Mystic Hot Springs
I’m a big fan of natural hot springs so when I heard about Mystic Hot Springs I knew I had to check it out.
Located in the rural central Utah town of Monroe near Richfield, Mystic Hot Springs is listed as the number one thing to do in Monroe by Trip Adviser with a 3.5 ranking. I wouldn’t consider the hot springs a destination like Glenwood Springs, Ouray, Lava Hot Springs, or even Crystal Hot Springs. To me it looks more like a funky roadside attraction where a Grateful Dead gathering broke down and set up camp. This makes it interesting!
Funky roadside attraction with a Grateful Dead vibe
We visited Mystic Hot Springs on a cold, overcast day in March. We were returning to St. George from a a business trip to Salt Lake City and decided to take the time to check it out. No one was around when we pulled in and it took a while to find someone to help us. The only other visitors were three girls from Alaska that were passing through on their way to the parks. We decided not to take a dip in the pools but instead tour the grounds and take the Alaska girls’ word of its therapeutic splendor. They really seemed to be enjoying the hot water, but the long road trip and camping along the way may have had something to do with it.
The water doesn’t have the rotten egg sulfur order you often get at other natural hot springs, which is a big plus, but the location is rather run down and in disrepair. Bathers soak in two hot springs pools and six bathtubs filled with hot springs water that are nestled in the orange and yellow travertine mounds.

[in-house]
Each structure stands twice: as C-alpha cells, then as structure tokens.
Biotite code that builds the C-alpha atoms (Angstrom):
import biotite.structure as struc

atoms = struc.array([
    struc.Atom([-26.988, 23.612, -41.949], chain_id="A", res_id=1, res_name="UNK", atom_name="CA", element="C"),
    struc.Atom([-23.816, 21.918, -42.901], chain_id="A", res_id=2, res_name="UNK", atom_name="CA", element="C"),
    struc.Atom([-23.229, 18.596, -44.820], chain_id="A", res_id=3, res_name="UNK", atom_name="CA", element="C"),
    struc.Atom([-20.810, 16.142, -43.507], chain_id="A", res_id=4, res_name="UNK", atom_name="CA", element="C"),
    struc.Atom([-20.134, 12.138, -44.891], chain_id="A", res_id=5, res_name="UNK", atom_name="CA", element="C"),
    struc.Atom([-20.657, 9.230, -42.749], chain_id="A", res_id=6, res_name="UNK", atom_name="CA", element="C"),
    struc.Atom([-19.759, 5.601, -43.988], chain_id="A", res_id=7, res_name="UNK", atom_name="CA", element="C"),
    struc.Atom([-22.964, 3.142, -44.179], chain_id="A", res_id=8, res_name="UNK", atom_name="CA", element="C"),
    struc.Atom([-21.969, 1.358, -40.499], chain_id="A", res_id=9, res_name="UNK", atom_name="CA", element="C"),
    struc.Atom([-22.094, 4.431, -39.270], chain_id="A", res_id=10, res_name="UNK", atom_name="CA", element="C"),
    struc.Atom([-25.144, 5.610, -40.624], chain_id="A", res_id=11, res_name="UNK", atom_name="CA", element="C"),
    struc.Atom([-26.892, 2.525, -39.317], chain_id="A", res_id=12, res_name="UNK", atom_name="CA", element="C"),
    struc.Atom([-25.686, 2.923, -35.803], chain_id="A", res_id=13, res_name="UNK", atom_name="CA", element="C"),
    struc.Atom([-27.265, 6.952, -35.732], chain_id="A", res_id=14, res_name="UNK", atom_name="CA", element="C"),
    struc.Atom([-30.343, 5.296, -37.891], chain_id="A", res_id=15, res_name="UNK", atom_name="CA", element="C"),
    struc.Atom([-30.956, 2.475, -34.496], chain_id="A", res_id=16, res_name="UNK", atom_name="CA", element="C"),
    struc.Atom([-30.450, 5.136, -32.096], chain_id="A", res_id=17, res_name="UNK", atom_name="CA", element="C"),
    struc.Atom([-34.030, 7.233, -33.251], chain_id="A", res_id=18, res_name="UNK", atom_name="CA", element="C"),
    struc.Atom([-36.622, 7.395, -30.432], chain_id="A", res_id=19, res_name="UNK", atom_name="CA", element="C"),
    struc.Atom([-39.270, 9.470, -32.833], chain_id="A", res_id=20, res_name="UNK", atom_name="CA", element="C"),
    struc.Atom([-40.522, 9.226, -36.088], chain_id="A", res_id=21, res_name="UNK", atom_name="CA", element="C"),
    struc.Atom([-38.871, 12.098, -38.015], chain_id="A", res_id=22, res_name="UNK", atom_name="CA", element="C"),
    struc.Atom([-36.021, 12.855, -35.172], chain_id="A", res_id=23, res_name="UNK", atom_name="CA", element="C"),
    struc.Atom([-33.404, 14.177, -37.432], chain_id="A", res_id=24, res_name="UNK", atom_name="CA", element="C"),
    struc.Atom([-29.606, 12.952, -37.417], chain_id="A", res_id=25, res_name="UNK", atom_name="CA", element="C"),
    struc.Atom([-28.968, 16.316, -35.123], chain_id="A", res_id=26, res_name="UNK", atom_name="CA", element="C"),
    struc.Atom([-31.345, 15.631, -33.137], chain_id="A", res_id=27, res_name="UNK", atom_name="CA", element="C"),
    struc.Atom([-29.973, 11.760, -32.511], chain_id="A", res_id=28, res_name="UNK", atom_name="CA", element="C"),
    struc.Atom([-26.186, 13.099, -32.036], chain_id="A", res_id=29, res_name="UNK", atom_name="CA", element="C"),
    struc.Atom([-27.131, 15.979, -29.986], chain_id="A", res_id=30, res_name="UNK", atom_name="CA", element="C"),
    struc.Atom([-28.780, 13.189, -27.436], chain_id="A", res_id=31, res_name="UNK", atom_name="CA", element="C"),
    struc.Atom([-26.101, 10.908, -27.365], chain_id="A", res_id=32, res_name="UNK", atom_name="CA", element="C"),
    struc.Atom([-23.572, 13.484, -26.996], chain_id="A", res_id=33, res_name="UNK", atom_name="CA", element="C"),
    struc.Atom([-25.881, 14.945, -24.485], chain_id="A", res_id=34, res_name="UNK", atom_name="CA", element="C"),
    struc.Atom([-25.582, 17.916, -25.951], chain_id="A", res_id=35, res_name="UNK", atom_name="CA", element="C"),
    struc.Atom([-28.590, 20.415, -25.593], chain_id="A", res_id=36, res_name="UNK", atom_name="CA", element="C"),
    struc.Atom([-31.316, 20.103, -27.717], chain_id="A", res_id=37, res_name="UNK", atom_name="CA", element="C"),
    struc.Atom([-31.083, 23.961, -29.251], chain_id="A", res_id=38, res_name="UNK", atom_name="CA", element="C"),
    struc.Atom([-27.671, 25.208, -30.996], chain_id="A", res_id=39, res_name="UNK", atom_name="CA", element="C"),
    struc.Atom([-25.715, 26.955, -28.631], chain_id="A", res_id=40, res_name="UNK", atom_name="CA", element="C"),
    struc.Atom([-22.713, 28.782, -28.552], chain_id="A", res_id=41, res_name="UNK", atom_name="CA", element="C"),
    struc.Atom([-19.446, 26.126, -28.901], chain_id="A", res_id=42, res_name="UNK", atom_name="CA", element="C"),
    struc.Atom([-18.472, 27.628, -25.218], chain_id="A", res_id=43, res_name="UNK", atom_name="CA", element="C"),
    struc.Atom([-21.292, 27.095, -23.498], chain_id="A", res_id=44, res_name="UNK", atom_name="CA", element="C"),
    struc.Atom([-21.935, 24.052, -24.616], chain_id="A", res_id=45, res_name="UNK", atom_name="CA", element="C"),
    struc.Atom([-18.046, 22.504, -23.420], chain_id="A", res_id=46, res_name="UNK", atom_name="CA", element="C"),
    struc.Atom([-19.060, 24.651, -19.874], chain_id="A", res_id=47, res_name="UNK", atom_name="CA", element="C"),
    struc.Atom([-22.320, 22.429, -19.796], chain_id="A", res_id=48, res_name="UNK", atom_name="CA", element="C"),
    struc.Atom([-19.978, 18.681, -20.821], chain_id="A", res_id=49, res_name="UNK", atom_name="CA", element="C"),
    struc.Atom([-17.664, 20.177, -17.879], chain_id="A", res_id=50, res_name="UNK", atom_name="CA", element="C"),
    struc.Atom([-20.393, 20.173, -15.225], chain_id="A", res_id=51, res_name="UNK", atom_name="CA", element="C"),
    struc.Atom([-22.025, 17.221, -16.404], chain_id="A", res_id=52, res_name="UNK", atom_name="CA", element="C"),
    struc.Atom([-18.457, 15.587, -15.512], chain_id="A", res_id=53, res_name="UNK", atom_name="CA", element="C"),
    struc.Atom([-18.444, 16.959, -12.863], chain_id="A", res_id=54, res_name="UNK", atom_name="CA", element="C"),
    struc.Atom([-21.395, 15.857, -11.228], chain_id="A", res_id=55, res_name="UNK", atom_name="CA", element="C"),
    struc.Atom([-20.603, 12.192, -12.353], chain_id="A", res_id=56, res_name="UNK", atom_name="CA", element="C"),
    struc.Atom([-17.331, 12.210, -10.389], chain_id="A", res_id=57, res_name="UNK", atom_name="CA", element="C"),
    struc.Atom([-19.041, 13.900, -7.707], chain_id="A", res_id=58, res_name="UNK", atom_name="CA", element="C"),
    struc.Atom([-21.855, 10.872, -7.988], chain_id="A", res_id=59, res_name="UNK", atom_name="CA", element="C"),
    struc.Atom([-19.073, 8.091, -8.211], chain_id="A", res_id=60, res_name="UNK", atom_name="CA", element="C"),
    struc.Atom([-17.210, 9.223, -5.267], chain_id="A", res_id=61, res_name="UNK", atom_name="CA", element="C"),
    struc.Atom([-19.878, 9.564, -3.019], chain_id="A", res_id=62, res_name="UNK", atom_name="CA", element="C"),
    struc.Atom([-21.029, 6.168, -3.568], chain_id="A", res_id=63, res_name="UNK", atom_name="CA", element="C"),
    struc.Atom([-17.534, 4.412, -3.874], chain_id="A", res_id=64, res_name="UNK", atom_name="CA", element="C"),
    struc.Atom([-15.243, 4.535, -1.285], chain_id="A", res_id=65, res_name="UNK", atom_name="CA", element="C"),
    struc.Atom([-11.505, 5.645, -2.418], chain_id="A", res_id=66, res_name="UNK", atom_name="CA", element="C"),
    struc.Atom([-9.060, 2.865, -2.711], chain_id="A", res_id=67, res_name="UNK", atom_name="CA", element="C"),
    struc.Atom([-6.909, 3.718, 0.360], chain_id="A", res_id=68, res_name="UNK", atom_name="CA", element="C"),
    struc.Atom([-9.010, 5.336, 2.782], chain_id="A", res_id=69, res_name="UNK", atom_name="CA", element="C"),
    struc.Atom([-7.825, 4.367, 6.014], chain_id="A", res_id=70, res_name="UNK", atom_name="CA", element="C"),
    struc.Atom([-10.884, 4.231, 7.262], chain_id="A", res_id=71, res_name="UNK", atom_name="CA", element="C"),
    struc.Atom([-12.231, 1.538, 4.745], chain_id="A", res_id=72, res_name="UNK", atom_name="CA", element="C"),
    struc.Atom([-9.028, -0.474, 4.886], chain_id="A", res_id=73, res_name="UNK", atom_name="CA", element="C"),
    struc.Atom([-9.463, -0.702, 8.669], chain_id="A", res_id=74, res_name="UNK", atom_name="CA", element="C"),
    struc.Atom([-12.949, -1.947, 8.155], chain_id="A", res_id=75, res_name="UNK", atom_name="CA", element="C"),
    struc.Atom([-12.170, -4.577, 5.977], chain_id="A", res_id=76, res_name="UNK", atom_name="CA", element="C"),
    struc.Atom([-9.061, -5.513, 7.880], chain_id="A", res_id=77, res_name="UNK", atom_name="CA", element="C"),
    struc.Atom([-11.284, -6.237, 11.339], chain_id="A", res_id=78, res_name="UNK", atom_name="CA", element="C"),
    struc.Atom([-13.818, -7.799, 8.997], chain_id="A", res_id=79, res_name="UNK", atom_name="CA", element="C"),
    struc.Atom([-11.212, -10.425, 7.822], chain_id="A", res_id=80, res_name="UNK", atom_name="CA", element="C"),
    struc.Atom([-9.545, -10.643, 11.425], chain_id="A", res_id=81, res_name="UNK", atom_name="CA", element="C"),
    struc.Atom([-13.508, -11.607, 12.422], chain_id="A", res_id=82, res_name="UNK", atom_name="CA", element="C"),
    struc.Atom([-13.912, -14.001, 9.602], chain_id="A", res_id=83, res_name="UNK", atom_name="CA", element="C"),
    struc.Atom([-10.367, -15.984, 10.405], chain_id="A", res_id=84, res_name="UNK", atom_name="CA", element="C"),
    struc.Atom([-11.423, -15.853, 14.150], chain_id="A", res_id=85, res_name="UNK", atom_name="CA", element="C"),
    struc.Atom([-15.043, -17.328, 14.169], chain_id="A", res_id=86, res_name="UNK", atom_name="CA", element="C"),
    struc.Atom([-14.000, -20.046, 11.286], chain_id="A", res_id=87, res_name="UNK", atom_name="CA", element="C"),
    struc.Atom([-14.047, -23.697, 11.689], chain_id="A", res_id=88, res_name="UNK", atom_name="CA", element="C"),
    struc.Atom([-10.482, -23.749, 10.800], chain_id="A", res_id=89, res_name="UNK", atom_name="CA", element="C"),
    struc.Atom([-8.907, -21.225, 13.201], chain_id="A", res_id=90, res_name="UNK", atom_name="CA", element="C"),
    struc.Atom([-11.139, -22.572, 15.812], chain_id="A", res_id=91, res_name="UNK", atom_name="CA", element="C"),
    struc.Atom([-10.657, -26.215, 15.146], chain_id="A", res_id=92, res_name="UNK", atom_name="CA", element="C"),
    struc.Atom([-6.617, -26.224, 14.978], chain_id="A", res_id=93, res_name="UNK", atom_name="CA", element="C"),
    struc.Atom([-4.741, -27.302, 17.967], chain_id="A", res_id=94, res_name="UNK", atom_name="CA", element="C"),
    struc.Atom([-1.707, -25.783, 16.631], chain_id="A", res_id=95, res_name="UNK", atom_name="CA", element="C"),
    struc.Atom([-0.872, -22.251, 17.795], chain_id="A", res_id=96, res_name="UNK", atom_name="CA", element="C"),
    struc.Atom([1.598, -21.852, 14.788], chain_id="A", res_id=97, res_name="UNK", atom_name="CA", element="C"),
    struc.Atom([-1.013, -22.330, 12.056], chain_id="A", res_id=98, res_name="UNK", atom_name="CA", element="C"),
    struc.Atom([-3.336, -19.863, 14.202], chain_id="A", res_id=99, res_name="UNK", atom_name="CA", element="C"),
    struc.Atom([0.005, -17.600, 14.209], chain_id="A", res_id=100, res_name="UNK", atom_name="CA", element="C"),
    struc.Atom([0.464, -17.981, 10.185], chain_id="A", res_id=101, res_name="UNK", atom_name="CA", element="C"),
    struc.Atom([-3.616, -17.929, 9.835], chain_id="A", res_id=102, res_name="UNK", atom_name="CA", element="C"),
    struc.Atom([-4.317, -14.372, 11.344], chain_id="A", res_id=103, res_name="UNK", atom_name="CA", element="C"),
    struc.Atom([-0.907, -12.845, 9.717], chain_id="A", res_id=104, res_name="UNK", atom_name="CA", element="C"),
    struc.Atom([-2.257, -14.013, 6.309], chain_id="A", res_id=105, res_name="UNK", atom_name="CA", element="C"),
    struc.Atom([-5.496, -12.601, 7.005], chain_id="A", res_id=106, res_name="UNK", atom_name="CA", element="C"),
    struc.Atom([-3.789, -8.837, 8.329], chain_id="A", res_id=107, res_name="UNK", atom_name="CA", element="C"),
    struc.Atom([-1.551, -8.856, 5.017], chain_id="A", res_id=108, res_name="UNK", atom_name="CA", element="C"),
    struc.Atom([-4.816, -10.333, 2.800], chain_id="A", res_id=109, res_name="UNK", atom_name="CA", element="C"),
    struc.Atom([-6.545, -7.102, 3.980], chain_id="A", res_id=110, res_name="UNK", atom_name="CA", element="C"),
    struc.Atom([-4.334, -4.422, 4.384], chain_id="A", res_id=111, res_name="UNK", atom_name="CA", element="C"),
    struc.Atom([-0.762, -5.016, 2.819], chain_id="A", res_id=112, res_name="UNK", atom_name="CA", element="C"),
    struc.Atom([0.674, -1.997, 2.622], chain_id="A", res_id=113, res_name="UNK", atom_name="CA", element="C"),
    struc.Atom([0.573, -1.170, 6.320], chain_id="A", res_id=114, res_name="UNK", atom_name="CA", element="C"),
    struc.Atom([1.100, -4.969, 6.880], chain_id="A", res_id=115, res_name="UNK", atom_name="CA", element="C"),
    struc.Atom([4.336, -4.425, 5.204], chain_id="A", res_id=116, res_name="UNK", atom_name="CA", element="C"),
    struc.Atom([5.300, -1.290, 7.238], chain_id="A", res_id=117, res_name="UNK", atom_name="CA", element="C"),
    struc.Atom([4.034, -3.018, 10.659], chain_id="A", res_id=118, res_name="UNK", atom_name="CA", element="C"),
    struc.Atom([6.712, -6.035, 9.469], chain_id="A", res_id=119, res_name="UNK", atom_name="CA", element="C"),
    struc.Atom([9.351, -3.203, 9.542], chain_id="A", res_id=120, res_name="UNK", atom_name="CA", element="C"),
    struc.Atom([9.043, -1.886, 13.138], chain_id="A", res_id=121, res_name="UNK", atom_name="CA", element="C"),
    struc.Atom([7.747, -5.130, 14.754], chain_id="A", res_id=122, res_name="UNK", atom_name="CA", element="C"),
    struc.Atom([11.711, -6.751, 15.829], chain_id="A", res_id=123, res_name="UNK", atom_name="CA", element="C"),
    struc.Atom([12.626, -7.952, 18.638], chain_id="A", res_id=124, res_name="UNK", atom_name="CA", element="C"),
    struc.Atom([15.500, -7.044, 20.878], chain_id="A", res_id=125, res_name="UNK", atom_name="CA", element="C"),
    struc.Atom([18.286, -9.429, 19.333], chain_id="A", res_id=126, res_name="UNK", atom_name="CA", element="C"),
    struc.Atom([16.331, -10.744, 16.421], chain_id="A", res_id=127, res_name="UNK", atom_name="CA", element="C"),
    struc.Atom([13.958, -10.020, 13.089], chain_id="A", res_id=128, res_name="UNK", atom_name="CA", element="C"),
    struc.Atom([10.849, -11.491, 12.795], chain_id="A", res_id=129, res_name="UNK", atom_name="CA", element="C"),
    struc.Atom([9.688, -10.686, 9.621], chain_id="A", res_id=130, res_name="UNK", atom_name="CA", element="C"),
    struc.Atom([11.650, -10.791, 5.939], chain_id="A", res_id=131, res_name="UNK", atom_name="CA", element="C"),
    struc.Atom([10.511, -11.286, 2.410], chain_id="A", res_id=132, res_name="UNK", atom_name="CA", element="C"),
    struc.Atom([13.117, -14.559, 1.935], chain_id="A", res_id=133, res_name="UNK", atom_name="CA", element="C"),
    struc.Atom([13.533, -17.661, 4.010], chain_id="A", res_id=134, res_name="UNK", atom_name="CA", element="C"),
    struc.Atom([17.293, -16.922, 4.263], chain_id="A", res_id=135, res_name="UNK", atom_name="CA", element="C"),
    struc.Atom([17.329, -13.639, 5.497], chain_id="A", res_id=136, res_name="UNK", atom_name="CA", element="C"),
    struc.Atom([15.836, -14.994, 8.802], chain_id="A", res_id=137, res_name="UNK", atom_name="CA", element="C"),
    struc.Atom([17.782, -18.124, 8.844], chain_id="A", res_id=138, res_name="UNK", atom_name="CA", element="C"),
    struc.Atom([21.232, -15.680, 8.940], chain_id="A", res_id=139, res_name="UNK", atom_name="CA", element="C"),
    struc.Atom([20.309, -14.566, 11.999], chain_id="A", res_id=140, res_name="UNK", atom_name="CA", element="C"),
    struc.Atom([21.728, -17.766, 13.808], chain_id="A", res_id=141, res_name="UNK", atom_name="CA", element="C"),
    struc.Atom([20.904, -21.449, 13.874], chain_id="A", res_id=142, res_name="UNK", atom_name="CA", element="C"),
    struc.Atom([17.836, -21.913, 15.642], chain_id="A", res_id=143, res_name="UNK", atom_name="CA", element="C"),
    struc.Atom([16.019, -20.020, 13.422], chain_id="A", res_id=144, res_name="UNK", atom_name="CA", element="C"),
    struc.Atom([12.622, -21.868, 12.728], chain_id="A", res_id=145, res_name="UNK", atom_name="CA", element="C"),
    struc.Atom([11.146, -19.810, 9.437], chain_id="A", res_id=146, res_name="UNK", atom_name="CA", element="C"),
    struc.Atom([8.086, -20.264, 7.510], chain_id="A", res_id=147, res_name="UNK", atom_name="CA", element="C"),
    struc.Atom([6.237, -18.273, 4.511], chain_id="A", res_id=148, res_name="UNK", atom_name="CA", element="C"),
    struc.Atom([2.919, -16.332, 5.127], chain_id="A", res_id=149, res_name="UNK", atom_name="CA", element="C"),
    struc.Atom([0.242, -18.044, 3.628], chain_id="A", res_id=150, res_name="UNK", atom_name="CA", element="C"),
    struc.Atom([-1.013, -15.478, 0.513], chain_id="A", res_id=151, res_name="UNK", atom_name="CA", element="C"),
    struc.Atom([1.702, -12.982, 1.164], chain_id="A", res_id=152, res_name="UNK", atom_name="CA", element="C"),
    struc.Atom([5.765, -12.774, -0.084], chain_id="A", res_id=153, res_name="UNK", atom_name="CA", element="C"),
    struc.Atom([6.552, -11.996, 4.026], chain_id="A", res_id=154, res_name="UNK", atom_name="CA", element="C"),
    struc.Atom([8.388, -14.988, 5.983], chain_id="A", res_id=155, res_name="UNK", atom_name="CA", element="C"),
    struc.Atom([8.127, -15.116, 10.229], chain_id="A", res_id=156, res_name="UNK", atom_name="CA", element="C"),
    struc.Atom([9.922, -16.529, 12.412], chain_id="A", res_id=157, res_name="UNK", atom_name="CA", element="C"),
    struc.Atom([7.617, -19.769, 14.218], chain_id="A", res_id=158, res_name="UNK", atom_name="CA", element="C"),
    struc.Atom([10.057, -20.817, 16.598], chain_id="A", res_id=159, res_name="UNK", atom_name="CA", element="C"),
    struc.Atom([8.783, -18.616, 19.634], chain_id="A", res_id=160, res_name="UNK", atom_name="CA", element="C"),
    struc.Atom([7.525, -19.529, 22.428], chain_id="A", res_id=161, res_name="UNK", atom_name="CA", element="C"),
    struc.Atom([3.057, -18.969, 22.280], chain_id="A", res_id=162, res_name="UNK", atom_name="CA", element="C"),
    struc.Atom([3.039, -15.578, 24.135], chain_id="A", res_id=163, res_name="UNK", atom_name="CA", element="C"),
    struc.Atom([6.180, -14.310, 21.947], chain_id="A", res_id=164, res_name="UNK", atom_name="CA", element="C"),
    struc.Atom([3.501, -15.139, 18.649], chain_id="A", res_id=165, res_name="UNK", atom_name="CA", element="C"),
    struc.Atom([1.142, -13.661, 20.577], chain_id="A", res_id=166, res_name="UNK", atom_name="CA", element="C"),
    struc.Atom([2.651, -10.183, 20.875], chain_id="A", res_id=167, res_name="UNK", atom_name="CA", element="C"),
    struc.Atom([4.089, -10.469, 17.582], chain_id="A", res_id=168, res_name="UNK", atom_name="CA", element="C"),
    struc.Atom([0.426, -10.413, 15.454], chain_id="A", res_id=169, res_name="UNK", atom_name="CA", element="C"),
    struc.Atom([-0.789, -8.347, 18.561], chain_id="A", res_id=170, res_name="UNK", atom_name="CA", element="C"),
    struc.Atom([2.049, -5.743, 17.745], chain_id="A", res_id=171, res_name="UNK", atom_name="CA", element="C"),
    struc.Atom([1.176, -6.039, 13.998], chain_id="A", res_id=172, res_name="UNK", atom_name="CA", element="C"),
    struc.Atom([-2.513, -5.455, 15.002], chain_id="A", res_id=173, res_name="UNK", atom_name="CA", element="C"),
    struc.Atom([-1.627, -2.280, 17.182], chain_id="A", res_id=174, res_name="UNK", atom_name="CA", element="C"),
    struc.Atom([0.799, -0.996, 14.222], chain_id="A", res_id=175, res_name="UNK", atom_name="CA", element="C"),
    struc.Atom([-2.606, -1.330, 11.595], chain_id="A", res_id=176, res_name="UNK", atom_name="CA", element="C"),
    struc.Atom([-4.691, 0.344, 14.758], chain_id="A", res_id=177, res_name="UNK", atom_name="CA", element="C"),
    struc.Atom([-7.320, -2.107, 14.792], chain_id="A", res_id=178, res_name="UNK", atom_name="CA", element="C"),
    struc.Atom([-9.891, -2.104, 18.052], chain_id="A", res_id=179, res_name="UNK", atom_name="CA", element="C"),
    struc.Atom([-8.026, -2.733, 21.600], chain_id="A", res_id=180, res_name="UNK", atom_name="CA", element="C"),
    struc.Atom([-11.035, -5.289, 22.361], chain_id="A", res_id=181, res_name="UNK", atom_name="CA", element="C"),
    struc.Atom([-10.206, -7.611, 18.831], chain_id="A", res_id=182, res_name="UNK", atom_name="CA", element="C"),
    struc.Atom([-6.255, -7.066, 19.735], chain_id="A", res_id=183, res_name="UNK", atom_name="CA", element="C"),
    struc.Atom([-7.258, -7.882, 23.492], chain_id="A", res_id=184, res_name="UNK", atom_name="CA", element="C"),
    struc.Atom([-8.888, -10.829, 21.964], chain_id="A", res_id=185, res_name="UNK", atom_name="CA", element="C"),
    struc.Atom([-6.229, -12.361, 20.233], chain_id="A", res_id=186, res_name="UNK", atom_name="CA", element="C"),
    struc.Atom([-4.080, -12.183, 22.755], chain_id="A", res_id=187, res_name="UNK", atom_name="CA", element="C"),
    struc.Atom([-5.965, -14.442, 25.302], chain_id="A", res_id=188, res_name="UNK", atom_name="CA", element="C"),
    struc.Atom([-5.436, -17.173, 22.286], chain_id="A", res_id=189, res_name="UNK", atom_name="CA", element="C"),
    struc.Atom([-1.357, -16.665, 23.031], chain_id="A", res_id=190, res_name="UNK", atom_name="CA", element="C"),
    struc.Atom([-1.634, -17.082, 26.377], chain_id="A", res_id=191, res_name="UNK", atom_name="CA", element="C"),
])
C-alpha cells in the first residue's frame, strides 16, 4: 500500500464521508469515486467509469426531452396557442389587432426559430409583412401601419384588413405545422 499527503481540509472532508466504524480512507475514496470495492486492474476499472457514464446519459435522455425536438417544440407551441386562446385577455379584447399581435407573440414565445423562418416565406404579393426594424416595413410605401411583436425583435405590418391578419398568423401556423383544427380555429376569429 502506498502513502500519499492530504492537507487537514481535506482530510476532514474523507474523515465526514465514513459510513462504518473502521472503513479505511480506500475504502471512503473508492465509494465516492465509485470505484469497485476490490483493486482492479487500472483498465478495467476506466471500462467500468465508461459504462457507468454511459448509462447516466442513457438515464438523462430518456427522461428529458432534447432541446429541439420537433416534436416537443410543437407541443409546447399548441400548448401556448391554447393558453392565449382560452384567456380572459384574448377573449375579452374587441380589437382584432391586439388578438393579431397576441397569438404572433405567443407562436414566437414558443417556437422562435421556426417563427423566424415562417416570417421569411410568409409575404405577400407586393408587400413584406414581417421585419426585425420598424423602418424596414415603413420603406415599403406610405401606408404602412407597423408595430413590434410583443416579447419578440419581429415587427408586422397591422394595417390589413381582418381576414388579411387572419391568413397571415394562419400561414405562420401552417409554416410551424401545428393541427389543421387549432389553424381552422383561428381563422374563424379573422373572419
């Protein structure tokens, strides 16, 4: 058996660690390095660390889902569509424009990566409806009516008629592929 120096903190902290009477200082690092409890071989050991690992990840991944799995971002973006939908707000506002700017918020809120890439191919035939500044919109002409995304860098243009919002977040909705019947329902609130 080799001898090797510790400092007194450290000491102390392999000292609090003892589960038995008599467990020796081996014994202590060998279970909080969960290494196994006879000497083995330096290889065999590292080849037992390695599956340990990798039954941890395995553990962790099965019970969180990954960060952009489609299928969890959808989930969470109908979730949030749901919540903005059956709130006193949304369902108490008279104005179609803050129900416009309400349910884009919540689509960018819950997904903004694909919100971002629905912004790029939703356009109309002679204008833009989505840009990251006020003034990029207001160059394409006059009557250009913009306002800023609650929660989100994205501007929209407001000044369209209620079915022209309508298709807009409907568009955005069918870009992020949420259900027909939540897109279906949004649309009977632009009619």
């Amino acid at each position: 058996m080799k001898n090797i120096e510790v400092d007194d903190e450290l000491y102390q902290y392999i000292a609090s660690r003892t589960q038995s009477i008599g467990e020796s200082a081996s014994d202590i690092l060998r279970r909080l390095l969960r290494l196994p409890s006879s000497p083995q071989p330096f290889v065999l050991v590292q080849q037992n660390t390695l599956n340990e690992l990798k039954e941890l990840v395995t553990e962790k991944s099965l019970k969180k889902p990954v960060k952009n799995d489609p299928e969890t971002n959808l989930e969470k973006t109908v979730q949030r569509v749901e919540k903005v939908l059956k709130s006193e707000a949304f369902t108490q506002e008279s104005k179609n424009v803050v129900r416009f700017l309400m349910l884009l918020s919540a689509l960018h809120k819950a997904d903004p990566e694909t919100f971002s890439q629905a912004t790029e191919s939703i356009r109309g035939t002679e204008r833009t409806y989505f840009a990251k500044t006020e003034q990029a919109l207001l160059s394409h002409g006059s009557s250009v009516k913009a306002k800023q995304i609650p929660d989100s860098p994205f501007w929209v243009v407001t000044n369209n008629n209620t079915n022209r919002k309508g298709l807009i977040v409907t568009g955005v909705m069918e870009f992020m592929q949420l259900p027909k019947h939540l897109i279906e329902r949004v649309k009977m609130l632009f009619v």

If you go, a variety of lodging and restaurants can be found in nearby Richfield Utah.
In 1882, Thomas Cooper and his wife homesteaded the area on the east side of town where hot springs water emerged. They built a wood box to collect the water and offered it as a soaking pool. Later, around 1905, a building was erected. There was a dance floor, an indoor swimming pool, and many dressing rooms. Many people came from miles around by horse and buggy to enjoy soaking and dancing. In 1930 Farnsworth bought the hot springs. He was the leader of a band, and it became the house band. The slogan for the Monroe hot springs was, “the home of mirth and merriment”. The hot springs enjoyed many years of prosperity until around 1950. It was revitalized in the 1970s. The name was changed to Mystic Hot Springs in 1995.
“Producer/Director/Artist Mike Ginsburg was traveling in his bus back to Denver from the last Vegas Dead shows in 1995 when he stumbled into Mystic Hot Springs. He instantly realized that everything he was looking for was right there. Miraculously, he was able to purchase the resort. He’s been working there since 1996! He has used his artistic talent to add new soaking areas, restore pioneer cabins, promote many wonderful concerts, produce DVDs, create stunning lampwork glass jewelry, and bring a special energy to this wonderful place.” – mystichotsprings.com